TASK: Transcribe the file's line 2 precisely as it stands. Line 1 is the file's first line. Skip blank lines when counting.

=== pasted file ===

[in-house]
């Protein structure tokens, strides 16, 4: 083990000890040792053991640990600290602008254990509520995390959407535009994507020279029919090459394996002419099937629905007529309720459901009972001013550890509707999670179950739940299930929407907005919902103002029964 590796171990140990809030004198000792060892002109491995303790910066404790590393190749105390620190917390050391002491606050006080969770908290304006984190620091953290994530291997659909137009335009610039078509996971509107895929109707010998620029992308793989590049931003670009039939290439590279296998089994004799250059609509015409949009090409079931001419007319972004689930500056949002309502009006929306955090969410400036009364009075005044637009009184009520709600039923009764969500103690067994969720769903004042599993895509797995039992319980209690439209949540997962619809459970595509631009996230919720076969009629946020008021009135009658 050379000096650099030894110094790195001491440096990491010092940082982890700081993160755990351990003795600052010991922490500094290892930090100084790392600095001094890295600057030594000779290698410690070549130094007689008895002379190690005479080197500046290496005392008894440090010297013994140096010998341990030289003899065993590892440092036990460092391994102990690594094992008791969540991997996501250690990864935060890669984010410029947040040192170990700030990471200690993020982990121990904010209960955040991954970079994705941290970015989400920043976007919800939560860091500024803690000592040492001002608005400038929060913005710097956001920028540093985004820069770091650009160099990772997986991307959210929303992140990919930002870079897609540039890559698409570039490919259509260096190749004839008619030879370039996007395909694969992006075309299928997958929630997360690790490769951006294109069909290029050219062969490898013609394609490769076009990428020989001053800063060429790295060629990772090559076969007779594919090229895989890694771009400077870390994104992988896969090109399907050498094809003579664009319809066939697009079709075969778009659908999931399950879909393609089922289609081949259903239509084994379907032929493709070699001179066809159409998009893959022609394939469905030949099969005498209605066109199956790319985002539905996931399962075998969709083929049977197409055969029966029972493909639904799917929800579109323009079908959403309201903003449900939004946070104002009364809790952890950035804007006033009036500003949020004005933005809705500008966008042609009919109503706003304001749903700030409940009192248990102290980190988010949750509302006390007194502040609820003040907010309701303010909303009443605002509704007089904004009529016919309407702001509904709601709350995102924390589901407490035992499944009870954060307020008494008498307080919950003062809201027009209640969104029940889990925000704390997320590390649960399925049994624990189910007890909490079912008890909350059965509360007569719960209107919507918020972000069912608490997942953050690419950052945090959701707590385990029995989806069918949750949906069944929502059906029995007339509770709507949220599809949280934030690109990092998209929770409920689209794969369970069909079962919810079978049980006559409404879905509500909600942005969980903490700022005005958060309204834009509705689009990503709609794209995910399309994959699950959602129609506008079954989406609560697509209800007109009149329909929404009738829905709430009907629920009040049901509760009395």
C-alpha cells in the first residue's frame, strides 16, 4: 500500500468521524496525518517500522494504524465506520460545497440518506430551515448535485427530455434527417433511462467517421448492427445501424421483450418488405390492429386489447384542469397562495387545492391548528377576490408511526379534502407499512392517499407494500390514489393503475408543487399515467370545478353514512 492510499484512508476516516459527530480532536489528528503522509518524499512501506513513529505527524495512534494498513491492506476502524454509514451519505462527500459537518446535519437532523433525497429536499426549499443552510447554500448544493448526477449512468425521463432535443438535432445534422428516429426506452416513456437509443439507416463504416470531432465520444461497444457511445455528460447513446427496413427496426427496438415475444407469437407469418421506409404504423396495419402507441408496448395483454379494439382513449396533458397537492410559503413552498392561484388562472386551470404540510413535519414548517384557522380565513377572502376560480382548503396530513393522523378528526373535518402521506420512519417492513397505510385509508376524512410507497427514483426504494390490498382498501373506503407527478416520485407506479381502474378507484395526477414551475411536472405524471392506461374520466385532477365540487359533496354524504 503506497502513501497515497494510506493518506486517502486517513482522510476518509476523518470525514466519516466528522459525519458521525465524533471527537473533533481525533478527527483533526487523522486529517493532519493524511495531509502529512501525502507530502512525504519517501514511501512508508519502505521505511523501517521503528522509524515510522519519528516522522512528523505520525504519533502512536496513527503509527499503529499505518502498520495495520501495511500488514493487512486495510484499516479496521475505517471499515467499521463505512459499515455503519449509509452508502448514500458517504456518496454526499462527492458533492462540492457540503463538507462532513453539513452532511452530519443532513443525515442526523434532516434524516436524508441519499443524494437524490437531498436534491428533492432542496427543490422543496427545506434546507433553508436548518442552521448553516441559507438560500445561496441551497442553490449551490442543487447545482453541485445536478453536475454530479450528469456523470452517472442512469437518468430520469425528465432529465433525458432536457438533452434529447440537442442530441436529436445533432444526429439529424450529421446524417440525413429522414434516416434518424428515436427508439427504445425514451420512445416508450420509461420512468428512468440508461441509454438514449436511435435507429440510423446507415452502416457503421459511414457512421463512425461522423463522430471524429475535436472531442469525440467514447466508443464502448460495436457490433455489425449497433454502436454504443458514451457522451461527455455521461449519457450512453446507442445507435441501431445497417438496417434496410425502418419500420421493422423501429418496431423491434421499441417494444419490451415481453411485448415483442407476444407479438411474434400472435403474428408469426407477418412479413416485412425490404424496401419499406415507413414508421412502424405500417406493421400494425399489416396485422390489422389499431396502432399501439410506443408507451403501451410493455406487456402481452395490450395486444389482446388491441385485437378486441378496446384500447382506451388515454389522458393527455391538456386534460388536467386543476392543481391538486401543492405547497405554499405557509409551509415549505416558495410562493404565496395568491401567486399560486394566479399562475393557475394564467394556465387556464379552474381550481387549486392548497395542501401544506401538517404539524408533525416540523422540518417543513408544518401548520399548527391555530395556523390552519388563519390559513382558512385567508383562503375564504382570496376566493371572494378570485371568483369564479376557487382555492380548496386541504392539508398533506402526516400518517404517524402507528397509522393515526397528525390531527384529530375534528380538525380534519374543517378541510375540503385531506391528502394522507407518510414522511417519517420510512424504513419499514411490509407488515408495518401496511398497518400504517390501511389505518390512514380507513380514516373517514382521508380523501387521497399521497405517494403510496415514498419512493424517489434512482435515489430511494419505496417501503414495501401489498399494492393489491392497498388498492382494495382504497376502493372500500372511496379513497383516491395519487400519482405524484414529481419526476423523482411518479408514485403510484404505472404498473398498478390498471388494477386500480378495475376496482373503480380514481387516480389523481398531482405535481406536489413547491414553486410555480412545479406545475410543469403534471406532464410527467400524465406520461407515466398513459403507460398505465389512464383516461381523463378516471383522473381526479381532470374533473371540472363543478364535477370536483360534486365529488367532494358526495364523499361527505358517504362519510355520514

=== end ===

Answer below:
């Protein structure tokens, strides 16, 4: 083990000890040792053991640990600290602008254990509520995390959407535009994507020279029919090459394996002419099937629905007529309720459901009972001013550890509707999670179950739940299930929407907005919902103002029964 590796171990140990809030004198000792060892002109491995303790910066404790590393190749105390620190917390050391002491606050006080969770908290304006984190620091953290994530291997659909137009335009610039078509996971509107895929109707010998620029992308793989590049931003670009039939290439590279296998089994004799250059609509015409949009090409079931001419007319972004689930500056949002309502009006929306955090969410400036009364009075005044637009009184009520709600039923009764969500103690067994969720769903004042599993895509797995039992319980209690439209949540997962619809459970595509631009996230919720076969009629946020008021009135009658 050379000096650099030894110094790195001491440096990491010092940082982890700081993160755990351990003795600052010991922490500094290892930090100084790392600095001094890295600057030594000779290698410690070549130094007689008895002379190690005479080197500046290496005392008894440090010297013994140096010998341990030289003899065993590892440092036990460092391994102990690594094992008791969540991997996501250690990864935060890669984010410029947040040192170990700030990471200690993020982990121990904010209960955040991954970079994705941290970015989400920043976007919800939560860091500024803690000592040492001002608005400038929060913005710097956001920028540093985004820069770091650009160099990772997986991307959210929303992140990919930002870079897609540039890559698409570039490919259509260096190749004839008619030879370039996007395909694969992006075309299928997958929630997360690790490769951006294109069909290029050219062969490898013609394609490769076009990428020989001053800063060429790295060629990772090559076969007779594919090229895989890694771009400077870390994104992988896969090109399907050498094809003579664009319809066939697009079709075969778009659908999931399950879909393609089922289609081949259903239509084994379907032929493709070699001179066809159409998009893959022609394939469905030949099969005498209605066109199956790319985002539905996931399962075998969709083929049977197409055969029966029972493909639904799917929800579109323009079908959403309201903003449900939004946070104002009364809790952890950035804007006033009036500003949020004005933005809705500008966008042609009919109503706003304001749903700030409940009192248990102290980190988010949750509302006390007194502040609820003040907010309701303010909303009443605002509704007089904004009529016919309407702001509904709601709350995102924390589901407490035992499944009870954060307020008494008498307080919950003062809201027009209640969104029940889990925000704390997320590390649960399925049994624990189910007890909490079912008890909350059965509360007569719960209107919507918020972000069912608490997942953050690419950052945090959701707590385990029995989806069918949750949906069944929502059906029995007339509770709507949220599809949280934030690109990092998209929770409920689209794969369970069909079962919810079978049980006559409404879905509500909600942005969980903490700022005005958060309204834009509705689009990503709609794209995910399309994959699950959602129609506008079954989406609560697509209800007109009149329909929404009738829905709430009907629920009040049901509760009395």